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UK government under increasing pressure to introduce oil and gas windfall tax


Gas hob alight Photo: Shutterstock
As vulnerable energy consumers face escalating energy prices, the UK government is under pressure to impose a windfall tax on energy majors Photo: Shutterstock

Pressure is mounting on the UK government to introduce a windfall tax on North Sea oil and gas companies, driven by bumper first quarter profits recently announced by majors BP and Shell.

The controversial one-off levy is one of several measures being proposed to tackle energy crises which have sent household bills rocketing in the UK and across Europe. 


Energy costs have already climbed by 40% across European markets this year, on top of a 13% rise in 2021, driven by the war in Ukraine and other factors affecting wholesale gas prices. A spectrum of governments across Europe have reacted with support packages in response to the price rises. 


Escalating energy major profits have added oil to the fire.  


BP’s profits more than doubled in 1Q2022 to $6.2bn (£5bn), reportedly the company’s highest quarterly profit in more than a decade. This has fuelled demands by the Labour Party opposition and numerous campaigners to impose measures to ease the burden for energy consumers hit by the cost-of-living crisis. 


Shell also reported a record quarterly profit of $9.1bn (£7.3bn), piling pressure on the UK government to relieve energy hardship for consumers struggling with bills. 


Despite UK Prime Minister Boris Johnson’s repeated refusal to recommend that the Treasury should impose a windfall tax on the energy giants, fearing a detrimental impact on North Sea and UK renewables development plans, there seems to be some movement in the Cabinet. 


Earlier this month, Business Minister Kwasi Kwarteng invited the North Sea oil and gas industry to set out a clear plan to reinvest its profits into British energy projects. In a letter to the industry, Kwarteng wrote: ‘In return for the UK government’s ongoing support for the sector, the Prime Minister, the Chancellor and I want to see a very clear plan from the oil and gas industry to reinvest profits in the North Sea and, importantly, in the clean energy technologies of the future.’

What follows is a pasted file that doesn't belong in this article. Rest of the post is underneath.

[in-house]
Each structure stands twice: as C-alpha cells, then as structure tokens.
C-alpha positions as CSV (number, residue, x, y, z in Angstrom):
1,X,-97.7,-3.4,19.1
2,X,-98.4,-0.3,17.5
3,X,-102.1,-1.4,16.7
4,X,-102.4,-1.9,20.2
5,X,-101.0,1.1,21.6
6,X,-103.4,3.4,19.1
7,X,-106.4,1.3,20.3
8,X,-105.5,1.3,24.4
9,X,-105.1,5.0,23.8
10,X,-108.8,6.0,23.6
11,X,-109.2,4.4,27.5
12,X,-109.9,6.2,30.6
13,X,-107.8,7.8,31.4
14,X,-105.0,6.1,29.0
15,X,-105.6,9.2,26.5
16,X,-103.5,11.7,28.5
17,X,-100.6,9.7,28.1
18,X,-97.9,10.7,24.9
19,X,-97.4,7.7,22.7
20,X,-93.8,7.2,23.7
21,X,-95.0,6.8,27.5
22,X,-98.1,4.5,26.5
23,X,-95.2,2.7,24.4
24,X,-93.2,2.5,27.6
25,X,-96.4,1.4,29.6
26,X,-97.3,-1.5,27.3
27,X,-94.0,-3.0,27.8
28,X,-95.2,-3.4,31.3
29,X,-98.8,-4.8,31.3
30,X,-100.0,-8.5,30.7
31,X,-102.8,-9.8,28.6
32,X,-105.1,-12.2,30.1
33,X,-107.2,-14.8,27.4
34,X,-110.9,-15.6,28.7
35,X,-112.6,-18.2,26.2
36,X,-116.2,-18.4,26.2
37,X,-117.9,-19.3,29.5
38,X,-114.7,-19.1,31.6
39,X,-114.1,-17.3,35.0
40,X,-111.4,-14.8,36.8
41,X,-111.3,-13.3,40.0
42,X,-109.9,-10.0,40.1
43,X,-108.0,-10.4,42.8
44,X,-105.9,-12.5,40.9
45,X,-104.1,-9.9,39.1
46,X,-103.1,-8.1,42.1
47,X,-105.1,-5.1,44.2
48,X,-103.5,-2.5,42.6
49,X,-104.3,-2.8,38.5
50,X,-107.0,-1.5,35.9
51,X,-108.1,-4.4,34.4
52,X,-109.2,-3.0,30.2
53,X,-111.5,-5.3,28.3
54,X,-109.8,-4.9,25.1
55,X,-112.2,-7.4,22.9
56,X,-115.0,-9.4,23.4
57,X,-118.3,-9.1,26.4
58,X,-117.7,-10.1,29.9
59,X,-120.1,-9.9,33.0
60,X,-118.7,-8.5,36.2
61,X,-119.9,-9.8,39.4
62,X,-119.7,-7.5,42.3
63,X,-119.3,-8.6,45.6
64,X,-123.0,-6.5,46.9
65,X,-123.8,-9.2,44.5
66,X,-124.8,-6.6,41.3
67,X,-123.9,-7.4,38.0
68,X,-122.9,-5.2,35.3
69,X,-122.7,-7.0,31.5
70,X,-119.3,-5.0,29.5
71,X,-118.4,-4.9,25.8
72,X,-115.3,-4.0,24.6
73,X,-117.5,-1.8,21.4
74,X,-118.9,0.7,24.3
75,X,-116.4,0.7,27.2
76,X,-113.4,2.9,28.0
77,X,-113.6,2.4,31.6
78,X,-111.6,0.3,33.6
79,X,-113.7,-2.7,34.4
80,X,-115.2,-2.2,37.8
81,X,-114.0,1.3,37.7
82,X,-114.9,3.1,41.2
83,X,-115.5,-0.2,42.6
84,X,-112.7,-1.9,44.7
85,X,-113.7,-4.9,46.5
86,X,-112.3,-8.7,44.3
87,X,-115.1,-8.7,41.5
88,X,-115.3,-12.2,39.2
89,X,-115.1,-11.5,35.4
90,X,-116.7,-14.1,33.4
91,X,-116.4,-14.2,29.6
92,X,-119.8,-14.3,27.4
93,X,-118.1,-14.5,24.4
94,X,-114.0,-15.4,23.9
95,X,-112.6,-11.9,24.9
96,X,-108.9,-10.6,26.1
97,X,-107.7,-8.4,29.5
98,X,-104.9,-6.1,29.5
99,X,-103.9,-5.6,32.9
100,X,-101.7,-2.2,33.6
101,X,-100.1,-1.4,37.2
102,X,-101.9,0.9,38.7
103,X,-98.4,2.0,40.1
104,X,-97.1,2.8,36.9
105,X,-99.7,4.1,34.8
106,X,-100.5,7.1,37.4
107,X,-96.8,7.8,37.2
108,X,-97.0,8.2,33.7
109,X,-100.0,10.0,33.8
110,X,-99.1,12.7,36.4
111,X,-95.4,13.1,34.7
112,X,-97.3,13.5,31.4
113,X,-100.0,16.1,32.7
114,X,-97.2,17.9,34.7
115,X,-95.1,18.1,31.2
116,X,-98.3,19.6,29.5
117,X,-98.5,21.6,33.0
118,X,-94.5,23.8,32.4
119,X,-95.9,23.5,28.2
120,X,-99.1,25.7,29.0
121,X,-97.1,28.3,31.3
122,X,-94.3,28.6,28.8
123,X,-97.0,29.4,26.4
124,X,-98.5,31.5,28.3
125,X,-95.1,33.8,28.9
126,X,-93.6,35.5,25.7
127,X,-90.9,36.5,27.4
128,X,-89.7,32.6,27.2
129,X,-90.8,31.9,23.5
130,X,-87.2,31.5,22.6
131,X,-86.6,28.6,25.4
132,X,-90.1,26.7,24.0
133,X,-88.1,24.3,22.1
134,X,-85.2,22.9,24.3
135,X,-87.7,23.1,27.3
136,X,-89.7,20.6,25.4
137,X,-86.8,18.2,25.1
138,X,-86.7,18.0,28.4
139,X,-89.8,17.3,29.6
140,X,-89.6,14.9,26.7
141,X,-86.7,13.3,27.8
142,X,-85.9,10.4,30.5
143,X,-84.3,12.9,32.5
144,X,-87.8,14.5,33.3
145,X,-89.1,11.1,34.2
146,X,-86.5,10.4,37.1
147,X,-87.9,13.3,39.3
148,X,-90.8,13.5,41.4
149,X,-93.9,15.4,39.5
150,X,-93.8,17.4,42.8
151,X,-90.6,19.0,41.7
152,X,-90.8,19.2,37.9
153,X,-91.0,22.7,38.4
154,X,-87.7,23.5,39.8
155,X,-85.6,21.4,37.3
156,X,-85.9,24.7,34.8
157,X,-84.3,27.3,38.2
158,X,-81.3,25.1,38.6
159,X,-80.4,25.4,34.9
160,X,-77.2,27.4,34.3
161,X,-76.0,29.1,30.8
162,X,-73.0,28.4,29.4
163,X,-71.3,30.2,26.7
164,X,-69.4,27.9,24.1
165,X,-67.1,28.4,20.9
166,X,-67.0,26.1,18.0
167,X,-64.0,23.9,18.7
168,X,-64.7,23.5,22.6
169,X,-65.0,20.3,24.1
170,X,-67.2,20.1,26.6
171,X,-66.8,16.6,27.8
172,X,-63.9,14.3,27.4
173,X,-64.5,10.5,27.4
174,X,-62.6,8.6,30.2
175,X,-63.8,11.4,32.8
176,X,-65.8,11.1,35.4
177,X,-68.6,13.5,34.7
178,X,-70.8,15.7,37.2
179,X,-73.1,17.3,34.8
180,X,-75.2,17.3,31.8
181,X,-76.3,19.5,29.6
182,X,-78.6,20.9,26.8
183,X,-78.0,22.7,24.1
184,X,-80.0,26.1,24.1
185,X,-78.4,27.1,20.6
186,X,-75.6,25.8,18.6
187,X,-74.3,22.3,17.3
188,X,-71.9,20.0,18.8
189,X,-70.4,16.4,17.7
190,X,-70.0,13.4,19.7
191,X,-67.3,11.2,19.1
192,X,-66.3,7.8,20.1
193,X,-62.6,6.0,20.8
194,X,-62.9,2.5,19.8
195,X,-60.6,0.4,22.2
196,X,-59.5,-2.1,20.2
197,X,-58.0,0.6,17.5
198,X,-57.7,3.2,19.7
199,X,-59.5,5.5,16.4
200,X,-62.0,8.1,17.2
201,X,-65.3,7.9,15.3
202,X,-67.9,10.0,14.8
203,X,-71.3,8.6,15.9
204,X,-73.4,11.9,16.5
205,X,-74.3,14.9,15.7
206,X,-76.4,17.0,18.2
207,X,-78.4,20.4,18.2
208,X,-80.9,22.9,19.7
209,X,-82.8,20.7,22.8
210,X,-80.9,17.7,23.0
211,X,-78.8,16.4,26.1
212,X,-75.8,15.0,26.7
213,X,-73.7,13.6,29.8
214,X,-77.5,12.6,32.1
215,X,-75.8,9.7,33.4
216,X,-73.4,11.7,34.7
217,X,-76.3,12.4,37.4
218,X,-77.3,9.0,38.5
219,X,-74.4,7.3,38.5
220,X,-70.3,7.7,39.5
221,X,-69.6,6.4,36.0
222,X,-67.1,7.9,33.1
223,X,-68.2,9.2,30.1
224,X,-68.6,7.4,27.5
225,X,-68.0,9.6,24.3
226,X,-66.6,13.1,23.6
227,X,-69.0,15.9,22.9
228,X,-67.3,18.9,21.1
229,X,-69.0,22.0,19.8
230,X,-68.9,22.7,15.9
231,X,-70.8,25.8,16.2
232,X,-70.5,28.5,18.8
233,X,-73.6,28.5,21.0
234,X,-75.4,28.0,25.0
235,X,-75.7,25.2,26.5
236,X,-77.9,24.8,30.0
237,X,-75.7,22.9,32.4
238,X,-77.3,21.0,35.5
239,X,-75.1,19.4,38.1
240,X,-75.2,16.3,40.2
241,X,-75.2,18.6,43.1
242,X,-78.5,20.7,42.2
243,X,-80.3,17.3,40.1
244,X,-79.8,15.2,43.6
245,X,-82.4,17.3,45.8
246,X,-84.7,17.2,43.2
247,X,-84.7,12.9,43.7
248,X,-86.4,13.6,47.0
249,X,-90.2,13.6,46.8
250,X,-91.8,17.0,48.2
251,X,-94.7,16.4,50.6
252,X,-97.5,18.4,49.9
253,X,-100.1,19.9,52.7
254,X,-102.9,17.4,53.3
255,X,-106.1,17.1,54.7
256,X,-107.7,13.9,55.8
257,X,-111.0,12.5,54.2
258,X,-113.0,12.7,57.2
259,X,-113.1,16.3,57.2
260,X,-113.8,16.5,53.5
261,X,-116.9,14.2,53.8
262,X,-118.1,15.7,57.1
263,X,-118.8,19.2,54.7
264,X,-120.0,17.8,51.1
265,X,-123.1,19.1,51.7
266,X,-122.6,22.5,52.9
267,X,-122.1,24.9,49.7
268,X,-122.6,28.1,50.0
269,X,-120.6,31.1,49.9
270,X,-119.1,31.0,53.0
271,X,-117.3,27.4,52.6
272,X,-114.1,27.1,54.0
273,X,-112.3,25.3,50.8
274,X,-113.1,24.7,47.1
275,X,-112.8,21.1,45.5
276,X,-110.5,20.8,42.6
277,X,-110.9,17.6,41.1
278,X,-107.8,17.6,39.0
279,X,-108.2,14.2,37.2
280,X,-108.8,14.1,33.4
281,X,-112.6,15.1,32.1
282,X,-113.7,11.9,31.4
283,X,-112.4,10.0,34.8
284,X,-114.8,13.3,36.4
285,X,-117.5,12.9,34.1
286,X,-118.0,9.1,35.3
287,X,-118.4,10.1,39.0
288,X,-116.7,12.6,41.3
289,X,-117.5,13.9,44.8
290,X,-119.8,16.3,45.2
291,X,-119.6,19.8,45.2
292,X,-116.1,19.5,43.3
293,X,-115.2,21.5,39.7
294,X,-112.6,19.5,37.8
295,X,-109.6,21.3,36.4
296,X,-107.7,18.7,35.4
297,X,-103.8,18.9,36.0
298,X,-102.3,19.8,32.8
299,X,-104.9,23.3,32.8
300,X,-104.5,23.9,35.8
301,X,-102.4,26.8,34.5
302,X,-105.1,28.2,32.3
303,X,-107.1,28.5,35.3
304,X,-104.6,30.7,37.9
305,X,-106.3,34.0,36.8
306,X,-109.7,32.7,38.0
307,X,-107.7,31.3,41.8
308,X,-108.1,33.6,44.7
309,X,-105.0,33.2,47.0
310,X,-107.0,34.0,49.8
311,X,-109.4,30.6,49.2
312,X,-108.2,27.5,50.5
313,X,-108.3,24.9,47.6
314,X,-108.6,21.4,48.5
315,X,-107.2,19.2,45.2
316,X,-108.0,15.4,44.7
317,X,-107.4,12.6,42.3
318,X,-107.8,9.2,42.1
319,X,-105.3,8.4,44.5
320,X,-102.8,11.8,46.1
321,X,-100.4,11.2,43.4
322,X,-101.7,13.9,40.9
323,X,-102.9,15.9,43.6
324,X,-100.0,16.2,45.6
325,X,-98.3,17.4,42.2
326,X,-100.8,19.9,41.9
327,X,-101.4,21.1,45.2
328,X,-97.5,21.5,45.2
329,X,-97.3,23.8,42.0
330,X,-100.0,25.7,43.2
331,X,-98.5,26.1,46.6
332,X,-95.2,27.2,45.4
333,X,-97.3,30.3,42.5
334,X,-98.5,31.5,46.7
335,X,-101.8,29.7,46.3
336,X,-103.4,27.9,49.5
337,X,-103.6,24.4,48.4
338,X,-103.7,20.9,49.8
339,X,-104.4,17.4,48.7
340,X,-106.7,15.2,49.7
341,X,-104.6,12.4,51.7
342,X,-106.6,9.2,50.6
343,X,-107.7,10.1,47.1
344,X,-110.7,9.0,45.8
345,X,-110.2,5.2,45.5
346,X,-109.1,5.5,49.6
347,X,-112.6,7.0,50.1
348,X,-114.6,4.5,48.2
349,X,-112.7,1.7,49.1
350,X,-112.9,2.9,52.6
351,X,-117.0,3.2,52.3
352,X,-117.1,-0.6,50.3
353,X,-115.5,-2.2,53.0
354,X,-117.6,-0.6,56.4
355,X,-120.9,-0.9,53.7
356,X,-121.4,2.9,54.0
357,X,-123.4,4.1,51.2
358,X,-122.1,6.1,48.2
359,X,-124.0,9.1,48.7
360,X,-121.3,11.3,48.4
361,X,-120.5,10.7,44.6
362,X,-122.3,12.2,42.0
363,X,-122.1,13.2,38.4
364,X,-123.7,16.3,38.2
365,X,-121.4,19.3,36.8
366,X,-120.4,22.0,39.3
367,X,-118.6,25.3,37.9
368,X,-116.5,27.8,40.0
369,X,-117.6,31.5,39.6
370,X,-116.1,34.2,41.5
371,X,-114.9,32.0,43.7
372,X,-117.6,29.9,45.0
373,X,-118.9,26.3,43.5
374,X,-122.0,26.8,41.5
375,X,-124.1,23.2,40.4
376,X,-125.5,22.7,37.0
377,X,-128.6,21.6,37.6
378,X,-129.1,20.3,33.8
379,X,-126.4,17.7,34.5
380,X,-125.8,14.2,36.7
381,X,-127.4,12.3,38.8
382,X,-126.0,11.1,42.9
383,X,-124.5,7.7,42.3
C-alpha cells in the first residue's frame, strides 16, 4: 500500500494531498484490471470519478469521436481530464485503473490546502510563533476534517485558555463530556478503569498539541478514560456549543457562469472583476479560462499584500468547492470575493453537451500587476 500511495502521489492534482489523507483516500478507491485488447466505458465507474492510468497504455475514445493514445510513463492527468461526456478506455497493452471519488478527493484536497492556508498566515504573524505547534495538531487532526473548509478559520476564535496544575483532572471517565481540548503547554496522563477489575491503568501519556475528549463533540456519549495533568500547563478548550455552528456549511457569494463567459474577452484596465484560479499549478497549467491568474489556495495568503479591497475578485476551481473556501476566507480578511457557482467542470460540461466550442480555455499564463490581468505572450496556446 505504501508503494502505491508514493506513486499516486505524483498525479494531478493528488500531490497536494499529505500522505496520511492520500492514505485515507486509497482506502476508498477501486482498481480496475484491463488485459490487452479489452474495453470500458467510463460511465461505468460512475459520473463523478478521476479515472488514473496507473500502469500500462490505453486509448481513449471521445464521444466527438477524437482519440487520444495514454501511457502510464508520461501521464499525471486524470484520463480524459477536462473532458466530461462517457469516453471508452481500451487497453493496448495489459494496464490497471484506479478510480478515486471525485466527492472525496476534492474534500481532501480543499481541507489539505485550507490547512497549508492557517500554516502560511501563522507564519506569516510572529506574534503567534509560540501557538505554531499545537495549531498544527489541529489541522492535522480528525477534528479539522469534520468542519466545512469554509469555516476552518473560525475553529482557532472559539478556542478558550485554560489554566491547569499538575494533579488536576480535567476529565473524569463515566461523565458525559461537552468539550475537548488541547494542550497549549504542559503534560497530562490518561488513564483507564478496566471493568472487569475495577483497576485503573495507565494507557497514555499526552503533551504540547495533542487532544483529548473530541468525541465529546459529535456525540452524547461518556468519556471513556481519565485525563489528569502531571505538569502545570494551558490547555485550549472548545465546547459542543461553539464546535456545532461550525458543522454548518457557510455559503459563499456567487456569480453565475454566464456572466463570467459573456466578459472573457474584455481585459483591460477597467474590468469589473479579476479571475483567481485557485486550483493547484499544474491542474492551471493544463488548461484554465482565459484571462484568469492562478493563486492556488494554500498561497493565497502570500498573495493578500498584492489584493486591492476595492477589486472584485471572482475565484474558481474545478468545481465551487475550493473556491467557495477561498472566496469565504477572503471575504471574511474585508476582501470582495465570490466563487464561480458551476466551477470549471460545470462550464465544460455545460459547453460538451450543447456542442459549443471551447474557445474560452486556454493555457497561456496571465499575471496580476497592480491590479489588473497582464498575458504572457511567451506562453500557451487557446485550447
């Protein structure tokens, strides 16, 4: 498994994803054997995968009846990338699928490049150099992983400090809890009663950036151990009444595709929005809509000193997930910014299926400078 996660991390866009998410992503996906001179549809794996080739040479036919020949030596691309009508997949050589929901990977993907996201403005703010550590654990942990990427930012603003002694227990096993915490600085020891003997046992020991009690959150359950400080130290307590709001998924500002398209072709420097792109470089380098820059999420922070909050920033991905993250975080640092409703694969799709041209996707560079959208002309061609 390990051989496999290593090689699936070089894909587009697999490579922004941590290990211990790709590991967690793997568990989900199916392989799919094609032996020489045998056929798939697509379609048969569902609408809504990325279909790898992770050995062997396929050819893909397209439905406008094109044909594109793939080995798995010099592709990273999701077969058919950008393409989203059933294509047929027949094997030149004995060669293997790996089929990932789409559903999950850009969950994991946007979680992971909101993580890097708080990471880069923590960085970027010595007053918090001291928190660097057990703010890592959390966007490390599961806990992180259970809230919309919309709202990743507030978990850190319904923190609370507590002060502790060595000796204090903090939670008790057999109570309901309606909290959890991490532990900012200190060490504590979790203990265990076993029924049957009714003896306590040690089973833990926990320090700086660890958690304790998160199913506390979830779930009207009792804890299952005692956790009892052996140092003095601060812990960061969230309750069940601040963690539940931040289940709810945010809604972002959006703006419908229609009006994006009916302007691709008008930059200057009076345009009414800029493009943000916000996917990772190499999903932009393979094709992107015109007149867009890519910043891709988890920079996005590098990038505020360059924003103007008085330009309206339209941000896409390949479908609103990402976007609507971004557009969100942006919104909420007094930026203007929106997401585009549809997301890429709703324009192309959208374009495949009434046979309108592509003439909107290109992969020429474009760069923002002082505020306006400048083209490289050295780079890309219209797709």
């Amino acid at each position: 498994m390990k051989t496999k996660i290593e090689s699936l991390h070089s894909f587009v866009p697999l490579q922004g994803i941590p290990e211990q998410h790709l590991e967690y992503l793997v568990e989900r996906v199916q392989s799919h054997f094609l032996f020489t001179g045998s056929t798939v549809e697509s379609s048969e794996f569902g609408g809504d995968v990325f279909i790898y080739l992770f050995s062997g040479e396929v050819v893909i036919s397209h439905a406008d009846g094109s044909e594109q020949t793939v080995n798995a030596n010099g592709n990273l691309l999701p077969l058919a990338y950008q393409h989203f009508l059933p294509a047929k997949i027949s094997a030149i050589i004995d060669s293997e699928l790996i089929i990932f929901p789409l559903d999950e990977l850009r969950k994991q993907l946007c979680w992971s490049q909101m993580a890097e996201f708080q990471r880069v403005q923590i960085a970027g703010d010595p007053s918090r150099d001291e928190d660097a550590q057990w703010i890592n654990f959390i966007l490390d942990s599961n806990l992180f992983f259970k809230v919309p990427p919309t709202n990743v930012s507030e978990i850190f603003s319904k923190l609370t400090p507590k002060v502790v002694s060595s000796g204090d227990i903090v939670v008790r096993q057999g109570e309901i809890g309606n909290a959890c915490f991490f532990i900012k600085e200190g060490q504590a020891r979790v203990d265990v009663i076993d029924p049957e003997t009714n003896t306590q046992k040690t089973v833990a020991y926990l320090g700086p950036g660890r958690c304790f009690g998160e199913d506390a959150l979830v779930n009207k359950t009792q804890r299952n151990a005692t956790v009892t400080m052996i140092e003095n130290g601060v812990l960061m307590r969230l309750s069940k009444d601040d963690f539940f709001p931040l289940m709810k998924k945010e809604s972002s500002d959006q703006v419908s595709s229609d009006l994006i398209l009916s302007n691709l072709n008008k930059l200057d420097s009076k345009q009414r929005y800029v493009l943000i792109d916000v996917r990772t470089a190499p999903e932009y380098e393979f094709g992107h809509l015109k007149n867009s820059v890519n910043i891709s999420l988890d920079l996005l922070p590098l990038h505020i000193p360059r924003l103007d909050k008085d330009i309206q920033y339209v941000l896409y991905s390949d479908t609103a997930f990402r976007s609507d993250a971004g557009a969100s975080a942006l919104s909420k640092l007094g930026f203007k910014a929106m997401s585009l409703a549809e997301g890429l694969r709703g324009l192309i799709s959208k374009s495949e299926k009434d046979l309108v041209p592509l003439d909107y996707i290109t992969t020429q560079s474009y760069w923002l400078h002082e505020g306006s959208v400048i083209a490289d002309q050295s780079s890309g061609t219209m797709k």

No sooner said than done, with BP Chief Executive Bernard Looney telling The Times of the company’s ambitious plans to invest $18bn in UK renewables projects regardless of whether or not a windfall tax was imposed. ‘There are none that we wouldn’t want to do,’ he maintained. 


Earlier this week, Keith Anderson, Chief Executive of ScottishPower, said on the BBC R4 Today programme that a fresh support package ‘would be vital’ before a further dramatic increase in the cost of gas and electricity bills arrives in October. Energy regulator Ofgem is due to announce the new consumer energy price cap in August, before the new limit takes effect in October. ScottishPower forecasts that the price cap could reach £2,900 for a family home, following last month’s record increase to £1,971. 


European action on price hikes 

Governments around Europe have taken a variety of actions in response to the energy price hikes:


  • In Italy, Prime Minister Mario Draghi introduced a €14bn (£11.8bn) support package, including subsidies for vulnerable families and a €200 (£171) cash payment for pensioners and those on low incomes.
  • In Germany, Chancellor Olaf Schulz unveiled a €30bn (£25.7bn) package, including a temporary reduction in fuel taxes, and cheaper 90-day public transport tickets. 
  • In the Netherlands, the government raised a one-off energy allowance in March for low income households by €600 (£513) to €800 (£684). The government also lowered VAT on energy from 21% to 9% until the end of the year. Excise duties on petrol and diesel have also been cut for the rest of this year.
  • The Spanish government imposed a windfall tax last September on companies profiting from rising energy costs, and has since introduced a ban on raising gas bills by more than 5% for customers with lower energy consumption.
  • French Prime Minister Emmanuel Macron has forced majority state-owned electricity supplier EDF to lower costs, while electricity taxes have also been reduced for households and businesses.
  • On 1 January 2022, the Norwegian government increased its cost-of-living allowance by €200 (£171) to better protect vulnerable households from rising energy prices.
  • Householders across Ireland are being urged to ‘Reduce your use’ of energy in a move to improve energy efficiency. The government is considering further actions to help people and businesses with rising energy costs. 


In most European countries, both energy regulation and levies are set at the national level. Long-term measures to counteract energy-price volatility are considered important. Italy and Spain (among others) are calling for joint action at the European Union (EU) level to implement strategic stocks and joint procurement of natural gas. While others, such as Hungary and the Czech Republic, want to rethink the EU Emissions Trading Scheme (EU ETS). France is also vocal about reforming the pricing mechanism of the European energy market, note energy analysts at Breugel.